In May of 2010, Christopher Minnich and I created hundreds of eight-inch tall clay figures along the Bushkill Creek at Jacobsburg State Park in Pennsylvania. After creating the clay figures, we left them to take-on a life of their own.
Returning the next day we discovered that all of the clay people had been violently destroyed. Children’s sized sneaker prints squashed the tiny figures back into the clay soil from which they were formed. Some were aggressively thrown against the slate rock face of the stream banks. Others were smashed with large rocks carried from the nearby stream.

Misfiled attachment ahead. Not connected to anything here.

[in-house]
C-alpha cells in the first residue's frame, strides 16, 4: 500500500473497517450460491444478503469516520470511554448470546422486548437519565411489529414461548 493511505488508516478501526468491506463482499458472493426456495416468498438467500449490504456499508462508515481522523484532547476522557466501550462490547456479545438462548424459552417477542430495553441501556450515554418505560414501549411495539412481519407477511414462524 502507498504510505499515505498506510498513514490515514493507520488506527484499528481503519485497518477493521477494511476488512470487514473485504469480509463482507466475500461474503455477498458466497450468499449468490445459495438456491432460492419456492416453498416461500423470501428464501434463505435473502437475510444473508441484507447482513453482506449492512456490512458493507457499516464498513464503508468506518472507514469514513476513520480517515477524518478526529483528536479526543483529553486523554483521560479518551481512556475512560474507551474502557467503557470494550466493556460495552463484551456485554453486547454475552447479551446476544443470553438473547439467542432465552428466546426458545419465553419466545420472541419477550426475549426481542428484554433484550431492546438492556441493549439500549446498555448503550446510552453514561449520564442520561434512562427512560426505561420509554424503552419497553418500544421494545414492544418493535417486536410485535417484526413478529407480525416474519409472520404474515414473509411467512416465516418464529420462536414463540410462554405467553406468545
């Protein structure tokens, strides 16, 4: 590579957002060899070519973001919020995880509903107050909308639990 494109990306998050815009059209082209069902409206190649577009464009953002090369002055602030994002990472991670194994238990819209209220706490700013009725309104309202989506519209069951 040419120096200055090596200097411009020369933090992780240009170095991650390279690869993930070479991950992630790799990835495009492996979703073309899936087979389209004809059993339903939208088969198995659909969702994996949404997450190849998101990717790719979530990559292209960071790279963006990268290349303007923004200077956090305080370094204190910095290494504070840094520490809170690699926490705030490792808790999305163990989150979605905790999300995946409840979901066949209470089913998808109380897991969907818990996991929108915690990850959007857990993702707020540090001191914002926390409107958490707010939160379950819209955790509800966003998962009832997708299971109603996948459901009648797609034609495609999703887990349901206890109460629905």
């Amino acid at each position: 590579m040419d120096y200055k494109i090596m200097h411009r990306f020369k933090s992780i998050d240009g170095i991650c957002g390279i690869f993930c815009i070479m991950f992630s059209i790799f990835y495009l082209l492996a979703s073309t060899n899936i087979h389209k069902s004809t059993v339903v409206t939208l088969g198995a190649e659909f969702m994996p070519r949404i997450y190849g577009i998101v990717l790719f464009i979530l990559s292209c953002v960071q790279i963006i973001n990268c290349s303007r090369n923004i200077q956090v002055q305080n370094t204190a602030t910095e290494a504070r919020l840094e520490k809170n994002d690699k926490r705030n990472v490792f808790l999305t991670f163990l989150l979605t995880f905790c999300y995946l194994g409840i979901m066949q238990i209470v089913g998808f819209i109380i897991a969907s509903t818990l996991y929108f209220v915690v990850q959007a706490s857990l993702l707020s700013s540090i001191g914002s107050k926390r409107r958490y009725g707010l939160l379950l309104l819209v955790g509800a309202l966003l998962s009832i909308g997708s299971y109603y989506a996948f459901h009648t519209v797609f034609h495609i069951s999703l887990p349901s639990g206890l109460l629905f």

Land art is a process of coming into contact with the environment and with others through the making of visual, performative, or material art with found objects in the environment. Once the process has taken place, the art is left to have a life of its own in the environment within which it was created. This land art project was inspired by an installation piece called Field by my teacher, Antony Gormley.
It is difficult to know exactly how this land art affected the people who destroyed it. The fate of the land art through aggression is part of the art itself. The people who destroyed it became artists in this project by engaging with the art objects, feeling something, thinking something, and then acting on those feelings and thoughts.